The paper outlines a way of understanding cognition and language as behaviours, using Relational Frame Theory. The authors describe how several features of language allow humans to generate rules, that can undermine sensitivity to changes in the environment, sometimes with undesirable consequences. This language-influenced insensitivity can limit learning from experience or people discovering that their rules/ beliefs are unhelpful to follow. This seems particularly relevant to persecutory delusions.

Persecutory beliefs as behaviours: implications

Consistent with this, the authors then define persecutory delusional beliefs as behaviours, and as forms of arbitrarily applicable relational responding (AARR). In Relational Frame Theory, AARR is a form of operant behaviour where stimuli are related based on contextual cues independent of their physical properties, and in ways that never experienced or instructed in the past (i.e., derived relating). Considering persecutory delusions as AARR may open several avenues of understanding how:

1) fear, threat, and avoidance may be established and transformed from one stimulus to another without prior experience, and despite physical dissimilarity among stimuli. This may explain how delusional relational networks develop, and how innocent remarks and gestures from others may be incorporated into these networks, so that they are experienced as aversive;

2) transformation of functions through complex relational networks may account for the internally coherent nature of delusional beliefs and how fear and avoidance may be readily emitted given certain (social) stimuli or ambiguous stimuli.

3) the effects of unhelpful rule-following (by undermining sensitivity to environmental changes) may help clarify why these beliefs persist despite contradictory evidence; and, it may be that people with persecutory delusions have relational networks that are elaborate, frequently derived, and internally coherent. This repertoire of relating could mean that contact with contradictory information is experienced as incoherent and thus aversive (as coherence is reinforcing). Rule- following and motivative augmenting may explain how people with persecutory delusions can develop narrow behavioural repertoires that end up perpetuating delusional beliefs and related responding.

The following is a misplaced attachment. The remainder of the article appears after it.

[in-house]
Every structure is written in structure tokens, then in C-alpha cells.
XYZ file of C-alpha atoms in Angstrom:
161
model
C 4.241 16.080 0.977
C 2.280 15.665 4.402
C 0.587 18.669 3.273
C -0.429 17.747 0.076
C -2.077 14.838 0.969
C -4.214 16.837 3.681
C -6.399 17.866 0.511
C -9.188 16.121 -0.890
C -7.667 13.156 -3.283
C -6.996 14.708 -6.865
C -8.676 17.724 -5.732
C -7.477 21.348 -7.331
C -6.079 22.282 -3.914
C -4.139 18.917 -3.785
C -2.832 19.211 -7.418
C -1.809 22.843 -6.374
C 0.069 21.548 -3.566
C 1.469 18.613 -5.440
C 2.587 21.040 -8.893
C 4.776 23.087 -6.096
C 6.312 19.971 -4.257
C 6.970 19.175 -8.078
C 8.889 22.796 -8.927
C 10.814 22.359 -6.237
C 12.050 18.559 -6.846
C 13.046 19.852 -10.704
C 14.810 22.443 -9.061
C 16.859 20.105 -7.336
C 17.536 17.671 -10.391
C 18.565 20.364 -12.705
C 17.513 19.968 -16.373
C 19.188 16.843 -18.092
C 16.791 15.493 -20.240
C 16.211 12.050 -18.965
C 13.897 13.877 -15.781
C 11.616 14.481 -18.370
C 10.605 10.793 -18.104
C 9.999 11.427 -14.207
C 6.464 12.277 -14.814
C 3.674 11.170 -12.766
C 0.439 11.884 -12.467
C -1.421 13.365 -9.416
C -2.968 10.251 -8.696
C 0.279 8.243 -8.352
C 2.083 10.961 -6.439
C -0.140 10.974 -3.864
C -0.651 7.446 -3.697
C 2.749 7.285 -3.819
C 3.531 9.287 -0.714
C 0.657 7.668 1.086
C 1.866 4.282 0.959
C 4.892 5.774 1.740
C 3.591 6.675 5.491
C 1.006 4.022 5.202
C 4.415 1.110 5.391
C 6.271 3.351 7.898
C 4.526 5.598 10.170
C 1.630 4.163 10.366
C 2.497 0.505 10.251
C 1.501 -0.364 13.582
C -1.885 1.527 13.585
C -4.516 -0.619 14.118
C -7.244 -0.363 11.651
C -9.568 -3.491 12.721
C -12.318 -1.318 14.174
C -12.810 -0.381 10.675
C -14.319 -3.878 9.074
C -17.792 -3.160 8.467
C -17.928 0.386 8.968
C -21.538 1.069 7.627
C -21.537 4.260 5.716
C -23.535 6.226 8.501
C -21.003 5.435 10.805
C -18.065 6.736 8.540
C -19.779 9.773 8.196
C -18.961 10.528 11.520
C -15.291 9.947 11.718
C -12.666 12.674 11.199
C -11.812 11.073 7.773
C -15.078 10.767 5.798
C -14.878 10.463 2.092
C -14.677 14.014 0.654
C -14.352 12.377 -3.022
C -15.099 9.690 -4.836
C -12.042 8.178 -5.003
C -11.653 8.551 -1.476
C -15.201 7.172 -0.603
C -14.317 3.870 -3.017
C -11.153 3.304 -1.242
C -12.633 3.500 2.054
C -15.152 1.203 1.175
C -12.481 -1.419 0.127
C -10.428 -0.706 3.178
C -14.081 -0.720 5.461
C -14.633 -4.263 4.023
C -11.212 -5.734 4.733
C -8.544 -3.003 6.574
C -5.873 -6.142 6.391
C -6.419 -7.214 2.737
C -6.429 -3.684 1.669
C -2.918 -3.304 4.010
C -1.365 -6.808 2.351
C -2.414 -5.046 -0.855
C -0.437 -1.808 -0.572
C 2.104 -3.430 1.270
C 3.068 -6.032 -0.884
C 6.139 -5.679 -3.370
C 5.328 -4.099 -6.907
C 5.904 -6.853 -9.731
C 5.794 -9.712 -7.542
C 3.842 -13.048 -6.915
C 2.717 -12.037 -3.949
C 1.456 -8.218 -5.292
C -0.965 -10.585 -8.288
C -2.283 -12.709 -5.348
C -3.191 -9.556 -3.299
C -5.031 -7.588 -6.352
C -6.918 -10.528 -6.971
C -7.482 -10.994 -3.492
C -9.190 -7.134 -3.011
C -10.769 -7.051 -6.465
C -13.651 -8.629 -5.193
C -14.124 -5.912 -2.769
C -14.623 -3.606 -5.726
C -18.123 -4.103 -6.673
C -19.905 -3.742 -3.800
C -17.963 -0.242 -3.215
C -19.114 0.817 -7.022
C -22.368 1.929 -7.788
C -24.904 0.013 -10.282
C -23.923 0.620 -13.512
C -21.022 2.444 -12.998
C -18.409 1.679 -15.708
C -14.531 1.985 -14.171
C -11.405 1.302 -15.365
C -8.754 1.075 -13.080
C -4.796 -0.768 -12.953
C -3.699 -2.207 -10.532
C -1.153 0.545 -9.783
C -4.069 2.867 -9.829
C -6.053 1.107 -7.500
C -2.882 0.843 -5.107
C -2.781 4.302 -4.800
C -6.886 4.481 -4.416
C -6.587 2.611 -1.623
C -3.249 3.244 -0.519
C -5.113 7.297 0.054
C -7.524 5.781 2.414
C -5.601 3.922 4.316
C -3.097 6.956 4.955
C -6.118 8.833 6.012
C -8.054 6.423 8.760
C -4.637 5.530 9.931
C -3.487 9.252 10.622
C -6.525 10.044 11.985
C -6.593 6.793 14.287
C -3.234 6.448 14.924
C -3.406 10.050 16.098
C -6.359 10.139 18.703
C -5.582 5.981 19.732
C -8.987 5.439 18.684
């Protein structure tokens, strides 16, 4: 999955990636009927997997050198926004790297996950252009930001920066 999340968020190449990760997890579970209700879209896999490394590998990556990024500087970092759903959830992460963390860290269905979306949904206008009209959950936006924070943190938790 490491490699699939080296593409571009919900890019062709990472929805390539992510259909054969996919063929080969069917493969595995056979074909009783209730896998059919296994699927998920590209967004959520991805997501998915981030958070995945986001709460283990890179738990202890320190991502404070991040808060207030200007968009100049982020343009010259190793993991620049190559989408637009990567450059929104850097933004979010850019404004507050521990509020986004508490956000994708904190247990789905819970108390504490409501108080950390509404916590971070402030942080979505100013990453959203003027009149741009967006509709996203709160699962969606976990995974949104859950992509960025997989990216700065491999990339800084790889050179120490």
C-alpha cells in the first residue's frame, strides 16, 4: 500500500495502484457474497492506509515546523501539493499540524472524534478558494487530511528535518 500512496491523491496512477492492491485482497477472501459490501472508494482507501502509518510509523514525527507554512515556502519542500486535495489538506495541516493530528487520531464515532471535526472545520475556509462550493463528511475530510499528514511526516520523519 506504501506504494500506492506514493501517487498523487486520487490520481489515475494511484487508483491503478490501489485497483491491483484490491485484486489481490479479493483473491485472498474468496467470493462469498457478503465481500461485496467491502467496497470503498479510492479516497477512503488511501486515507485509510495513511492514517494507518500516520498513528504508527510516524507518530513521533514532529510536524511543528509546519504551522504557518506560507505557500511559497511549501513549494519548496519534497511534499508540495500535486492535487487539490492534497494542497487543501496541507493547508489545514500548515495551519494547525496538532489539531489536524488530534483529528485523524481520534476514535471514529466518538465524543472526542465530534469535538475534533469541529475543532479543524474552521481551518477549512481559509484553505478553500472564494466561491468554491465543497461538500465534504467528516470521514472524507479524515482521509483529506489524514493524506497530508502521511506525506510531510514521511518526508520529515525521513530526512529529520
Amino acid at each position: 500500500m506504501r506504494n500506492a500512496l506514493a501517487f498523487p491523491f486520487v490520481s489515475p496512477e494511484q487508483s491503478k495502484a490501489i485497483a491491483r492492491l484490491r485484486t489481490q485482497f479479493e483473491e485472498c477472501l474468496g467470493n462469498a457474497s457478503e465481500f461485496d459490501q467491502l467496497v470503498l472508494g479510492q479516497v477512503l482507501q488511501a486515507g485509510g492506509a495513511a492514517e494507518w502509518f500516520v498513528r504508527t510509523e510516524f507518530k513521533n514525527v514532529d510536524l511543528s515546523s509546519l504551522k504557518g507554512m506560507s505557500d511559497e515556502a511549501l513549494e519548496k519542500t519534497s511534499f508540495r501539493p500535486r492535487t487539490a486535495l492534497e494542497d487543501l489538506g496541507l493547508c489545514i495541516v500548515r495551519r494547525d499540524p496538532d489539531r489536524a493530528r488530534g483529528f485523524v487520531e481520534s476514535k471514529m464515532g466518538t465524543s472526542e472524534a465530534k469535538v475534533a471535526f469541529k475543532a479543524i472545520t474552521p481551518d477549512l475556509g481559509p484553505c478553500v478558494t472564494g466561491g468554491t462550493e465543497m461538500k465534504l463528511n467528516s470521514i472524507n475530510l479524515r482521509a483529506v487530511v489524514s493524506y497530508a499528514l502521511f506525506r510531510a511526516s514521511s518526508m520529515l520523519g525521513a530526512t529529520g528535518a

4) Perspective taking (deictic relating) is likely to be important, in understanding whether self-generated rules are responded to in different ways to those that are socially-delivered, by people with persecutory delusions (they may strive more for coherence with self-generated rules).

Throughout the paper, the authors cite RFT and other research that suggests to these processes being present in both non-clinical and clinical populations (although only a few studies with participants experiencing psychosis, such as Cella et al., 2009; Monestes et al 2014).It is evident that there is plenty of scope for extending these investigations to participants who describe persecutory delusions.

Conclusion: clinical RFT – a progressive direction?

This paper is well-informed about mainstream research on delusions, and strives to make links to the broader literature. In my view, the authors make a good case for how using RFT could extend what is already known in useful empirical directions.

It is great to read a clinically-oriented paper that makes the case for Relational Frame Theory research, that may address some of the current issues in understanding delusions. My hope is this clinical RFT may lead to more effective psychological approaches to help people distressed by these experiences.